Full Chisel Blog

July 8, 2009

Spinning Wheel, last part

Well, this spinning wheel is finally finished and spinning admirably.  I had a couple of large thick oak tanned leather washers made courtesy of Diamond Jim Davis the Leather Worker at the Saddlery at This is The Place Heritage Park.  He also drilled a hole in the whorl washer of the same live oak leather.

Spinning wheel with iron rim

I used linseed oil and burnt umber pigment in two coats to get the pitman and wheel nut stained.  After several days of drying, I then used some shellac with black iron oxide to get the details darker, followed by a coat of linseed oil and after that dried a couple of days another light coat of shellac.  They were a bit too shiny so I roughed them up a bit and brushed on some dust, then brushed it off.

I did use Hide Glue in a couple of repairs and to glue the treadle back together, I used liquid hide glue and glycerin, to keep it flexible.  I also had to fashion some straight grain birch pegs to hold everything back together again but still allowing for the wheel to be disassembled as it is a traveling wheel.

Stephen

5 Comments »

  1. Hey the wheel looks great. I’m sure Kelly will enjoy many happy hours spinning on it.

    Comment by Robin B — July 8, 2009 @ 8:17 pm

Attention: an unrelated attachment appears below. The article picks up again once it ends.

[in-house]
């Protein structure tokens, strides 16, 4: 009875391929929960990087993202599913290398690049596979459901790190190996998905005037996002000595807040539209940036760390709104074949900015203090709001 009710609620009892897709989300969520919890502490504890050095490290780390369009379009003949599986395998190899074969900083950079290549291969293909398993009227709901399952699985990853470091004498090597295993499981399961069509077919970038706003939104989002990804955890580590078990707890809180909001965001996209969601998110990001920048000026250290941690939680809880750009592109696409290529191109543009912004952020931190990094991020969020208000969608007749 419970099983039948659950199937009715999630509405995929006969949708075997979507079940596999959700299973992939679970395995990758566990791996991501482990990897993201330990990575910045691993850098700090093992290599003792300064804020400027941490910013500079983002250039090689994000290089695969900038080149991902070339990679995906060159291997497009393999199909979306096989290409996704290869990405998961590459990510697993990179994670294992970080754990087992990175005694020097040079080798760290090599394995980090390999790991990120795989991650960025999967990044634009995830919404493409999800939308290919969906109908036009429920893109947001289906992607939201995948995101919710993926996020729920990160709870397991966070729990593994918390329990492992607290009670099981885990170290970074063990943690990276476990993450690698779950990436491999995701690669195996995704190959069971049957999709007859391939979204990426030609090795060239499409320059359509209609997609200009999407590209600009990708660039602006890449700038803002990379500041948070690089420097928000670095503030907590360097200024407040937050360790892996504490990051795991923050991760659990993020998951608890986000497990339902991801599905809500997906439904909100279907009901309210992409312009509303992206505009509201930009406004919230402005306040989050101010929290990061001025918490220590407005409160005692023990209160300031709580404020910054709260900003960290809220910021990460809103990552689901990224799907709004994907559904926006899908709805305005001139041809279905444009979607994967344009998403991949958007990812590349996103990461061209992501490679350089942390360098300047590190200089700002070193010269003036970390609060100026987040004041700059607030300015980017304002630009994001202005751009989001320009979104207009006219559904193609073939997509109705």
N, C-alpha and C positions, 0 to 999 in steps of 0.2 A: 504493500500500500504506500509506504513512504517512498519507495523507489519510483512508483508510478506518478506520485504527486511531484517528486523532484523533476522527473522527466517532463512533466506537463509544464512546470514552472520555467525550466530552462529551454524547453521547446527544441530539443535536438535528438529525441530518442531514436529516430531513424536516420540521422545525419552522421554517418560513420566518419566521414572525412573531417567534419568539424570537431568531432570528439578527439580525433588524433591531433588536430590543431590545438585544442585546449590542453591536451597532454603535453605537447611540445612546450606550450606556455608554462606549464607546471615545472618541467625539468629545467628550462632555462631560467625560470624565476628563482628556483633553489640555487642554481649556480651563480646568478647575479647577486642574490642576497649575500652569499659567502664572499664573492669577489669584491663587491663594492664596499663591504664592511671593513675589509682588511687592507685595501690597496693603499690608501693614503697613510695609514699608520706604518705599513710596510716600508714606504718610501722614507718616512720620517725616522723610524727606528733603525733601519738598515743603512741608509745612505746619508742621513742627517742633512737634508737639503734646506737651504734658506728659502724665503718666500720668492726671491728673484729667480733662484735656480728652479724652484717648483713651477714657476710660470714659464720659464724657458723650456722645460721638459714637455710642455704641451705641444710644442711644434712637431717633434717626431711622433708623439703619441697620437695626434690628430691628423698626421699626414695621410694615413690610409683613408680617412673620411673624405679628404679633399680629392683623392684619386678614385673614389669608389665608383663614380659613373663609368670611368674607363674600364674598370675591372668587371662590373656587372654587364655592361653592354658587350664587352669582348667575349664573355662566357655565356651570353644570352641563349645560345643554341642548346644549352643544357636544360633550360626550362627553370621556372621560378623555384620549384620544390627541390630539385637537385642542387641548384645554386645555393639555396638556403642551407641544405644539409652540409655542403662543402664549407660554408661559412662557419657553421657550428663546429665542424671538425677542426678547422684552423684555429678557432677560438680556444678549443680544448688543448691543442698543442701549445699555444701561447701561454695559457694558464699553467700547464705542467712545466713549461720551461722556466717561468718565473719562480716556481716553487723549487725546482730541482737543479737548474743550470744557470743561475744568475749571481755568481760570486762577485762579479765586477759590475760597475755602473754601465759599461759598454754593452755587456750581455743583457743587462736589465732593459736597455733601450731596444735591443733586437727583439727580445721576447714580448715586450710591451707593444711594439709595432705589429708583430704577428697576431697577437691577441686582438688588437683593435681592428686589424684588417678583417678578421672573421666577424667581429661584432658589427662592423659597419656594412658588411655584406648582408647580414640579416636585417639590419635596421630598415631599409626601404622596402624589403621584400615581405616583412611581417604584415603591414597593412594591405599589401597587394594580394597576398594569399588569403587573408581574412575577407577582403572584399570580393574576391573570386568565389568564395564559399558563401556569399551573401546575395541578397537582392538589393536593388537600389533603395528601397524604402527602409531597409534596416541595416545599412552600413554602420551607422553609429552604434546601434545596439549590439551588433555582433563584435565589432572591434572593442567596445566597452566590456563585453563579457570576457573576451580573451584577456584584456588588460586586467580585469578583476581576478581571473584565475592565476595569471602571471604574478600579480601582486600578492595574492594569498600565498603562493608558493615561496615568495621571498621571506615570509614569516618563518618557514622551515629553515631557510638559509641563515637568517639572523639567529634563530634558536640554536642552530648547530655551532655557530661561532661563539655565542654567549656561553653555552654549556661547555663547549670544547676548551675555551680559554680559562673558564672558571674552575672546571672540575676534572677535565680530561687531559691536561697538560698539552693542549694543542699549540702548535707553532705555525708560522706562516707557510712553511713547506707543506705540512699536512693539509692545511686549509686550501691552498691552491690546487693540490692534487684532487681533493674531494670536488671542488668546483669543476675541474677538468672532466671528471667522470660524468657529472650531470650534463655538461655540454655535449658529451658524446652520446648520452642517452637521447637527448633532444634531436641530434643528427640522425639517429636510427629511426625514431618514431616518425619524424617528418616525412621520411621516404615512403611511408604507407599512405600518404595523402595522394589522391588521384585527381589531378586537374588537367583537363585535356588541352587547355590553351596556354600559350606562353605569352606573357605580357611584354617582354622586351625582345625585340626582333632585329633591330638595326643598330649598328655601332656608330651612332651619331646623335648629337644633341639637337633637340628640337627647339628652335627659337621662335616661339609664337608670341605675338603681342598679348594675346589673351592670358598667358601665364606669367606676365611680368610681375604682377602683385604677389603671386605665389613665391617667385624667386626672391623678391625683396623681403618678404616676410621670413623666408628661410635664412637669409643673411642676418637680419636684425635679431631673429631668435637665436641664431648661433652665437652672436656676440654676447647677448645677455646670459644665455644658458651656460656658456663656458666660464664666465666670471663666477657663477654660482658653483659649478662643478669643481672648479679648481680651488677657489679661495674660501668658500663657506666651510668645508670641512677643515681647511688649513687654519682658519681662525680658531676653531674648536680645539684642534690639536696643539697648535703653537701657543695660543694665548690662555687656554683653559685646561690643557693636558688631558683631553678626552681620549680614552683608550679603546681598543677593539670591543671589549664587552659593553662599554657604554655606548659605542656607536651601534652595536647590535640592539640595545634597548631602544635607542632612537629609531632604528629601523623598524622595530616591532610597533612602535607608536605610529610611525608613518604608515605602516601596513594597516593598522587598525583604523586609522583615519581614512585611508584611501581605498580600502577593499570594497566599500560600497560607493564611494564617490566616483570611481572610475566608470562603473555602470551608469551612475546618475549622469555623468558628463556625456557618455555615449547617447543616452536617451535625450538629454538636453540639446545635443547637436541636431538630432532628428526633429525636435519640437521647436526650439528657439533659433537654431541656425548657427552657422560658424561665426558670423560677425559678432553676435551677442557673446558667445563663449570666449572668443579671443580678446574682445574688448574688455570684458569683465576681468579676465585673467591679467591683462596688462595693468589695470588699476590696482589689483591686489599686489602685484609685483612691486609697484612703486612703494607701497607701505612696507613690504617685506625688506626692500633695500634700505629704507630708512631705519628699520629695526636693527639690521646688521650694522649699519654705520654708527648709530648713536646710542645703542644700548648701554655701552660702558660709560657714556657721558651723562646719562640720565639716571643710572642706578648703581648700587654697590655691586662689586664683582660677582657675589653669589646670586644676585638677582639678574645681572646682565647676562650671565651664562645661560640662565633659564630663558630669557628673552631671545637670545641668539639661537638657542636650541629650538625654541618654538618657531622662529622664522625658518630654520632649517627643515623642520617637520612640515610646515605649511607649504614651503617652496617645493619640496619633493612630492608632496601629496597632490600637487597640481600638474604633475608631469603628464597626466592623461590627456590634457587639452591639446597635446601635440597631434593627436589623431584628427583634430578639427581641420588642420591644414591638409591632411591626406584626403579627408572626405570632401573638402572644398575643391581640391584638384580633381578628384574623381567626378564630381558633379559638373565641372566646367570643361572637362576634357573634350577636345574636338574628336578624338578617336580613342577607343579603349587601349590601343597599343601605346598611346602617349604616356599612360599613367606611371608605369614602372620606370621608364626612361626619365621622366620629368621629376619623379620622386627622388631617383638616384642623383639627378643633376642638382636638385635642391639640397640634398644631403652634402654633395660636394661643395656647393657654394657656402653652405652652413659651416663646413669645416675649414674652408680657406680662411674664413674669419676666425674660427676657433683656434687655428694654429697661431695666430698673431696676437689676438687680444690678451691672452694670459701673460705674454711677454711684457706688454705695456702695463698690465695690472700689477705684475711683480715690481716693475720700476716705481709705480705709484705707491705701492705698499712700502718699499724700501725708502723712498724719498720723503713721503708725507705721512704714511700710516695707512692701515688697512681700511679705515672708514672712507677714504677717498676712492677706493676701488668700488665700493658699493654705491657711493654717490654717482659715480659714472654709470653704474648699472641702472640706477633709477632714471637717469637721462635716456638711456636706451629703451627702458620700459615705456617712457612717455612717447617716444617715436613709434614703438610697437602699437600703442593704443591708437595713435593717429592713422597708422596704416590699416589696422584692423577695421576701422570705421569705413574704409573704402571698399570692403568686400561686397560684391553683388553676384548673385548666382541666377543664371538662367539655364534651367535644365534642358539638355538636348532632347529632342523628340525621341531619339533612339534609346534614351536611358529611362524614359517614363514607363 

2. Robin,

    Thanks and welcome to my blog. It seems that I am getting known for my spinning wheel repairs, I am meeting a client on Saturday to look at another spinning wheel, this one from Germany.

    Stephen

    Comment by Stephen Shepherd — July 9, 2009 @ 5:36 am

  3. Beautiful piece, Stephen. I’ve used linseed/burnt_umber on carvings but I’ve never heard of applying iron oxide. Where do you get “black iron oxide”? It grows on my tools sometimes but that stuff is orange 🙂

    Cheers — Larry

    Comment by Larry Marshall — July 9, 2009 @ 6:24 am

  4. Larry,

    Thanks and I use both red iron oxide and black iron oxide (which I like better than lamp black, which has a tint of blue). I get the stuff from pottery or ceramic supply houses and it is dirt cheap, wait it is dirt.

    Stephen

    Comment by Stephen Shepherd — July 9, 2009 @ 6:46 am

  5. I received a banana cake with chocolate as a down payment, delicious, some tinware is in my future, the wheel was picked up and all are happy.

    Stephen

    Comment by Stephen Shepherd — July 9, 2009 @ 7:20 pm

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